Medieval “Typo” Results in International Day of Foolery

Modern scholars believe Chaucer’s passage meant 32 days after March, or May 2.

Photo of April 1 calendar.

April Fools!

Can you believe it? The worldwide custom of playing pranks on your friends and family on April 1 actually has its roots in Chaucer’s The Canterbury Tales, which dates back to the early 1390s. As the tale goes, the cocky cock, Chauntecleer, dismisses premonitions of his own death only to be tricked by a cagey fox whose main objective was securing another delicious chicken dinner. (He’d already made a couple of satisfying meals of Chauntecleer’s mom and pop.) Physic chickens and Col. Sanders’ original original recipes aside, the adoption of April 1 as the international holiday for ticking off your loved ones with you obnoxious adolescent practical jokes may have resulted from a 14th centuryy typo (a.k.a. copying error.)  Instead of “March 32,” interpreted as April 1, modern scholars believe Chaucer’s passage meant 32 days after March, or May 2.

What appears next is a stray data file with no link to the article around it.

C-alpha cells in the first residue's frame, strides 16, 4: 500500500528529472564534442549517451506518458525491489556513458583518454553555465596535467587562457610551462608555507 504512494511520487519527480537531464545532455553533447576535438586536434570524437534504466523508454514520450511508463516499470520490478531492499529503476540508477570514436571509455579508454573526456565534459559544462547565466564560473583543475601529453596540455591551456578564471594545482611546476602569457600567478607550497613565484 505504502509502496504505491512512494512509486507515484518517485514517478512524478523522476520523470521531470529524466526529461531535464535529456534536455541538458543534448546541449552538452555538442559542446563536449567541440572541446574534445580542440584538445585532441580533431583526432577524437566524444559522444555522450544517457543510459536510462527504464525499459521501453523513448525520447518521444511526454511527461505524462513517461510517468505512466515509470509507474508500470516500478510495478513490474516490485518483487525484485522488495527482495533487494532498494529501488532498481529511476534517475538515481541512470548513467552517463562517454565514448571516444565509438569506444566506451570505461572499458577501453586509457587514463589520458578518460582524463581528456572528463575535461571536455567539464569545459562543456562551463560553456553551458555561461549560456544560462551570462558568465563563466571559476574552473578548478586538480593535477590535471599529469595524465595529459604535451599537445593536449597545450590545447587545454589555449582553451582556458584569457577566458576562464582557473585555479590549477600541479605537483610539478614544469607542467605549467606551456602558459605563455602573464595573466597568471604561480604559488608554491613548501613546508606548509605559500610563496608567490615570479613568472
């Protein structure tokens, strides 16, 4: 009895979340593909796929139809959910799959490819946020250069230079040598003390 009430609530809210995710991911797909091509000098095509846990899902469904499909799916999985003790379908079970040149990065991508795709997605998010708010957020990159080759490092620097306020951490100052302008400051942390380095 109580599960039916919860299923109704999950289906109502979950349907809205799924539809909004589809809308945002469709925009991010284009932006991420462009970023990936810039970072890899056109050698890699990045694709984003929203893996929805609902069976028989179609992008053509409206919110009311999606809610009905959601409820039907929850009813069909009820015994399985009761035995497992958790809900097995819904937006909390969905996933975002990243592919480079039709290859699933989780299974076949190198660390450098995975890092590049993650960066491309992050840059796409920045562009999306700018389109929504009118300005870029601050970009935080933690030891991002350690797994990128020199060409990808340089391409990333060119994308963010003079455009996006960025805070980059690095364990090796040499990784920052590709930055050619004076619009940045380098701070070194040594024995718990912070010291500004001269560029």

Think about it! The next time you covertly place a fake dog poop pile next to granny’s rocking chair, you could have been yelling, May 2nd Fools!” On the other hand, I don’t think that would have caught on.

What do you call a scary chicken?

A poultrygeist.

Copyright © 2019 by Patra Taylor Bucher. All rights reserved.

Author: Patra Taylor

A freelance writer for three decades, Patra Taylor is currently a regular columnist and features correspondent for the Charleston Mercury. In that capacity, she has interviewed numerous Charleston celebrities along with a few national figures including FOX News political commentator, Tucker Carlson; Washington, D.C. insider-turned-winemaker, Bear Dyke; and country music singer/songwriter, Philip Claypool. She is also a regular contributor to Charleston Style and Design and the Southeast Film Guide.

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